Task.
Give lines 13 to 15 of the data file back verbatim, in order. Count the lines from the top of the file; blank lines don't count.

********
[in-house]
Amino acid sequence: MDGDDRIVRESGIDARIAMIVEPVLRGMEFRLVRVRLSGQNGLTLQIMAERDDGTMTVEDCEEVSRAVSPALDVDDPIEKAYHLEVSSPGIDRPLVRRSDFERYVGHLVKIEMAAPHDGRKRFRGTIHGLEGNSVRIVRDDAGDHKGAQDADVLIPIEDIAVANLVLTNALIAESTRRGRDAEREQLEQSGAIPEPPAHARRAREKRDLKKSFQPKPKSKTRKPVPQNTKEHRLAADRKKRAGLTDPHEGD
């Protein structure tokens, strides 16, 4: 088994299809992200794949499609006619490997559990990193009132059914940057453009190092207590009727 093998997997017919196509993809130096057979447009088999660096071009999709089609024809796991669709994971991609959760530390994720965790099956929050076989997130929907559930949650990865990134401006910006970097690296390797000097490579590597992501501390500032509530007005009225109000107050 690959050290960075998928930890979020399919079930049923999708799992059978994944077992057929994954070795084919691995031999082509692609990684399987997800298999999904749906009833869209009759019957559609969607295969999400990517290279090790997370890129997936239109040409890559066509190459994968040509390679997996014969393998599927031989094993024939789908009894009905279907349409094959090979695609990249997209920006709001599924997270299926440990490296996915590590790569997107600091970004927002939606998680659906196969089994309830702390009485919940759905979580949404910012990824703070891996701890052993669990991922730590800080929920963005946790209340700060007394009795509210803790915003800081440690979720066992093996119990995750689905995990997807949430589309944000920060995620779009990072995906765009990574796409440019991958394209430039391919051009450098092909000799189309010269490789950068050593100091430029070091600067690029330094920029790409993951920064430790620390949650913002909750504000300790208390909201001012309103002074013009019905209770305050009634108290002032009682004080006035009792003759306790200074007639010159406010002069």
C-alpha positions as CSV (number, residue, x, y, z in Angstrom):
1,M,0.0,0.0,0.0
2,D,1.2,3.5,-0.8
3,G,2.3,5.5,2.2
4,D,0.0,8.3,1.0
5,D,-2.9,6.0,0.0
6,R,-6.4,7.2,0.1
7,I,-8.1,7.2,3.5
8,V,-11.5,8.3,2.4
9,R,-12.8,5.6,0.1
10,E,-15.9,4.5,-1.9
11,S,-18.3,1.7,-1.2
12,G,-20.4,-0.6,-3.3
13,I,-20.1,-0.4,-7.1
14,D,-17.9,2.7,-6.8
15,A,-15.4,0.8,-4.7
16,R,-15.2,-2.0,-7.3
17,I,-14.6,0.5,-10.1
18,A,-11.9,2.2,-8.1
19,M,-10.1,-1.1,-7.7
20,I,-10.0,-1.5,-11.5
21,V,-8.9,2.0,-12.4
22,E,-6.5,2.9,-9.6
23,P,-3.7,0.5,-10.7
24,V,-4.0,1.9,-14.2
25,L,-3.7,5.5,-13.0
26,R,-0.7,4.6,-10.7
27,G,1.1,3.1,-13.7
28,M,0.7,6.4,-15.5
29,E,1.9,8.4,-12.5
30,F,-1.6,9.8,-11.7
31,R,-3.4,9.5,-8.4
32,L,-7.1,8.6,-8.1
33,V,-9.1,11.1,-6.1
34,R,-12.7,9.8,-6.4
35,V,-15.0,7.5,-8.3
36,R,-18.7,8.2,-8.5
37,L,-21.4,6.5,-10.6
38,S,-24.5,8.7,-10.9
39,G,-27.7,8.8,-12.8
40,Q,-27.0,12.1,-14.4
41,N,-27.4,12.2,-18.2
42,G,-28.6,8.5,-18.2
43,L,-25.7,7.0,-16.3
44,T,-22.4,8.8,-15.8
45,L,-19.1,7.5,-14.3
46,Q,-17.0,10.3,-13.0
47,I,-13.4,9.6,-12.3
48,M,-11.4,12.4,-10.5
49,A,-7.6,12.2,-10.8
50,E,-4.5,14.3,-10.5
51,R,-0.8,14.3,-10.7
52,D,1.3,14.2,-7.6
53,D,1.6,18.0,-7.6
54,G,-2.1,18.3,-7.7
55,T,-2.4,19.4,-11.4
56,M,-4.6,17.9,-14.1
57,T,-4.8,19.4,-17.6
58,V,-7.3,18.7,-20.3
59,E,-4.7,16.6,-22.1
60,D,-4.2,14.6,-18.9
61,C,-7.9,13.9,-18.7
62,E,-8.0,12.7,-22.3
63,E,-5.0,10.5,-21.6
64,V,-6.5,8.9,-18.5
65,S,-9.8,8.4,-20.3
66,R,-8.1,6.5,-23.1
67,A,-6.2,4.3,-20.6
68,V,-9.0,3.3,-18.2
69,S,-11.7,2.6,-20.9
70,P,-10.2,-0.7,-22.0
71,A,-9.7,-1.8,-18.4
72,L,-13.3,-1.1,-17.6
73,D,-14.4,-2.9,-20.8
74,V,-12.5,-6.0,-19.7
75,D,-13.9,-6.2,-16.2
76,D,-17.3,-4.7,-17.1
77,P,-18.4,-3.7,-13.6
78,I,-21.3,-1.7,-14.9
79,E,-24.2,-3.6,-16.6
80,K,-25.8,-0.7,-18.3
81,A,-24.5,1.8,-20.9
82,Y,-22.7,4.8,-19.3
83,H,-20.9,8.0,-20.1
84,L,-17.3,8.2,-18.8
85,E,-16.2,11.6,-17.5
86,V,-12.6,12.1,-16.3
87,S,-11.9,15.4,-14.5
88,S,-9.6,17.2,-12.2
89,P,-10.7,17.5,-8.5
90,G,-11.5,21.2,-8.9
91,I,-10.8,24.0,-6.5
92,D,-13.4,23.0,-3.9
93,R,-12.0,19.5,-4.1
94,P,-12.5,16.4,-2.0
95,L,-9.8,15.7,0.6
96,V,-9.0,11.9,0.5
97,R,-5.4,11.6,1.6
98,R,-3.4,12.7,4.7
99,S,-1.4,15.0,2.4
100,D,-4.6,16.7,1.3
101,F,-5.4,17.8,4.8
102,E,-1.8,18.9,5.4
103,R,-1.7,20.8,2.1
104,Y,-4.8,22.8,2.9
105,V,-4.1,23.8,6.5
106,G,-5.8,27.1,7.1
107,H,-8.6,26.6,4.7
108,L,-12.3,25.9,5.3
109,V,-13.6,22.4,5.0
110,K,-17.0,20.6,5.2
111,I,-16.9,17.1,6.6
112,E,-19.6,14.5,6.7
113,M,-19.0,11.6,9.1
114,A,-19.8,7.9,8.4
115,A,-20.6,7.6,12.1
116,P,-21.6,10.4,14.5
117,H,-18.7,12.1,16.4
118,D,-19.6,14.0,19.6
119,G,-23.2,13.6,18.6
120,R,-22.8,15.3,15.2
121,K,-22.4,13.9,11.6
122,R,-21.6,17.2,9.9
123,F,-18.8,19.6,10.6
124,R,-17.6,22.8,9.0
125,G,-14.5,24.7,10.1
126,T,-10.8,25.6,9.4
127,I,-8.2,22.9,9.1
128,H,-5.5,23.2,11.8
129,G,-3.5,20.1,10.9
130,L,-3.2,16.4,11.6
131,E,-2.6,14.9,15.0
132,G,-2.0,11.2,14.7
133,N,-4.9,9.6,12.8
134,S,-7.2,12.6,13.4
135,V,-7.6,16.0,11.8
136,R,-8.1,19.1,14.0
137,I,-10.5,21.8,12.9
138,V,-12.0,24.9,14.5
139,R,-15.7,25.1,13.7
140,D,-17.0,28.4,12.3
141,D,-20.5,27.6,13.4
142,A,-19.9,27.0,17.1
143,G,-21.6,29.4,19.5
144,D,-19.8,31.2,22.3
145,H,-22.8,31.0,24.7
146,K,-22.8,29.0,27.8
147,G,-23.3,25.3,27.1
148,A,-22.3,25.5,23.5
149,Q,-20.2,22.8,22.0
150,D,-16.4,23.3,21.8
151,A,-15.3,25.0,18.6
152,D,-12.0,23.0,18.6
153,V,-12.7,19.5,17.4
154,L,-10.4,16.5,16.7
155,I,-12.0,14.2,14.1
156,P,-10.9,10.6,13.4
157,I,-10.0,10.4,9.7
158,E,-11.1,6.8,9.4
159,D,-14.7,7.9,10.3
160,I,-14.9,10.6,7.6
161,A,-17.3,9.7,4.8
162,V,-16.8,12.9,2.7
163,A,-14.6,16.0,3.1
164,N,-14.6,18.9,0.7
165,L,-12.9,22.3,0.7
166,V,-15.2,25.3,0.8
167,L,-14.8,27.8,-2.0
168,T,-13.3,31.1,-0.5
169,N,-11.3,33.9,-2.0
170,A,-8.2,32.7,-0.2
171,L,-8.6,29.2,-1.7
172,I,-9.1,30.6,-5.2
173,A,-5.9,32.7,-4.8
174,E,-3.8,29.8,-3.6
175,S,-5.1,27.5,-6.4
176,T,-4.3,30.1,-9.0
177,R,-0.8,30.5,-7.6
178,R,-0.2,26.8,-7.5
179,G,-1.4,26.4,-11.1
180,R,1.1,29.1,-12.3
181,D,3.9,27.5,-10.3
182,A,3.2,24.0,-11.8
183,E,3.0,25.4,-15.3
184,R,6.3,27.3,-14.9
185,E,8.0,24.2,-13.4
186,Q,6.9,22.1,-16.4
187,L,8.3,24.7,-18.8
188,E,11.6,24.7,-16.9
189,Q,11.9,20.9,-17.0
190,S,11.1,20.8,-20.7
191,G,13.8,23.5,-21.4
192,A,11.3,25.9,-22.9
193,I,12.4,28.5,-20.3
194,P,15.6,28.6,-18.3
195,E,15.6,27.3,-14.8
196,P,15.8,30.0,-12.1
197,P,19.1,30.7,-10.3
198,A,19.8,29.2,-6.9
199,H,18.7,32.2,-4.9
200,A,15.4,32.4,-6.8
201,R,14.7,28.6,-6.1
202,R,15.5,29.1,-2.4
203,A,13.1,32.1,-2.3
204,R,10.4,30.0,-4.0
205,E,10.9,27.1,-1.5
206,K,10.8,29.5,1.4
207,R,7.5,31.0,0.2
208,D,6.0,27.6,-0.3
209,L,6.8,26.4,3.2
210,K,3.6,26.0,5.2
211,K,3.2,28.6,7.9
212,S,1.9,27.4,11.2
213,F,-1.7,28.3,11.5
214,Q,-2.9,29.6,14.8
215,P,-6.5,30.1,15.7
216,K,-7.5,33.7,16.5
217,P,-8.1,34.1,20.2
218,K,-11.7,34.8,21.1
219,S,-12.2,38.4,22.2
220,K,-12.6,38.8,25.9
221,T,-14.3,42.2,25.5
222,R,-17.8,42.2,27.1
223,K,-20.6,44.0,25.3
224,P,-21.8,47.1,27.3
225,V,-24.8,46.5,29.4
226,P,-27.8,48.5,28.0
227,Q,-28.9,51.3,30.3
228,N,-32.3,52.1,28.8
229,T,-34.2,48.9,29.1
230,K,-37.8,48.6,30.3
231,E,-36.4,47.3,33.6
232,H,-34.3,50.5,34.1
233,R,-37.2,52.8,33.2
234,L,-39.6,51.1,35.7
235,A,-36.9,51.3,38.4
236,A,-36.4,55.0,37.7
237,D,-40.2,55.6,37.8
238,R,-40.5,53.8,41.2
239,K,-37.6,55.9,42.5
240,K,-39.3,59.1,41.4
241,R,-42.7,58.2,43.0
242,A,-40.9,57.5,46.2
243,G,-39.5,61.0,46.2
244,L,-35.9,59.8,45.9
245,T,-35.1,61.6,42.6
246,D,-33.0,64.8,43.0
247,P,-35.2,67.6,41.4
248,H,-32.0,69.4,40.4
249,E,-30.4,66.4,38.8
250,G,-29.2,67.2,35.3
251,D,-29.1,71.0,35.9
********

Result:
9,R,-12.8,5.6,0.1
10,E,-15.9,4.5,-1.9
11,S,-18.3,1.7,-1.2